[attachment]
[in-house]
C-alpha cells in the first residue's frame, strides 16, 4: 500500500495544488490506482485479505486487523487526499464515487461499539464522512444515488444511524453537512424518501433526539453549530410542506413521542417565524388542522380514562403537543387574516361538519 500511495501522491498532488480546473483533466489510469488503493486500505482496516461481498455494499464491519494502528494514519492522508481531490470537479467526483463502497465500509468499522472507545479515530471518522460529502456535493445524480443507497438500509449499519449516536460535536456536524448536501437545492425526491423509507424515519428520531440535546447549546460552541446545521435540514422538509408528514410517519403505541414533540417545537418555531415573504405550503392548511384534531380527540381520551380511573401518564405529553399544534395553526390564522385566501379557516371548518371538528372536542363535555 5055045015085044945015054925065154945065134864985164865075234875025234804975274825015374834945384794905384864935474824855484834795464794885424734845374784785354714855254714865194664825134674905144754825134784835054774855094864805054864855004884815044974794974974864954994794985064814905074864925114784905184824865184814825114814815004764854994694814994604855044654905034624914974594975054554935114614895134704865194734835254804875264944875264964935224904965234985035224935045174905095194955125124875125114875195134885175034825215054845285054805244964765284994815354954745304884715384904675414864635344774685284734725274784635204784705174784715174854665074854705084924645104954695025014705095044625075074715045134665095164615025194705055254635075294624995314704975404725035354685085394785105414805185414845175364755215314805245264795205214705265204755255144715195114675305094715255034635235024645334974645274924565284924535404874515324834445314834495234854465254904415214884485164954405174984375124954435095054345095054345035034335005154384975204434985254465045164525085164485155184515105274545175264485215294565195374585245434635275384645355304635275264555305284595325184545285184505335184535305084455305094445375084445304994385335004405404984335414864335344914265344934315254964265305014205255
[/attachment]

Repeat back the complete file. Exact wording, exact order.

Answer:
[in-house]
C-alpha cells in the first residue's frame, strides 16, 4: 500500500495544488490506482485479505486487523487526499464515487461499539464522512444515488444511524453537512424518501433526539453549530410542506413521542417565524388542522380514562403537543387574516361538519 500511495501522491498532488480546473483533466489510469488503493486500505482496516461481498455494499464491519494502528494514519492522508481531490470537479467526483463502497465500509468499522472507545479515530471518522460529502456535493445524480443507497438500509449499519449516536460535536456536524448536501437545492425526491423509507424515519428520531440535546447549546460552541446545521435540514422538509408528514410517519403505541414533540417545537418555531415573504405550503392548511384534531380527540381520551380511573401518564405529553399544534395553526390564522385566501379557516371548518371538528372536542363535555 5055045015085044945015054925065154945065134864985164865075234875025234804975274825015374834945384794905384864935474824855484834795464794885424734845374784785354714855254714865194664825134674905144754825134784835054774855094864805054864855004884815044974794974974864954994794985064814905074864925114784905184824865184814825114814815004764854994694814994604855044654905034624914974594975054554935114614895134704865194734835254804875264944875264964935224904965234985035224935045174905095194955125124875125114875195134885175034825215054845285054805244964765284994815354954745304884715384904675414864635344774685284734725274784635204784705174784715174854665074854705084924645104954695025014705095044625075074715045134665095164615025194705055254635075294624995314704975404725035354685085394785105414805185414845175364755215314805245264795205214705265204755255144715195114675305094715255034635235024645334974645274924565284924535404874515324834445314834495234854465254904415214884485164954405174984375124954435095054345095054345035034335005154384975204434985254465045164525085164485155184515105274545175264485215294565195374585245434635275384645355304635275264555305284595325184545285184505335184535305084455305094445375084445304994385335004405404984335414864335344914265344934315254964265305014205255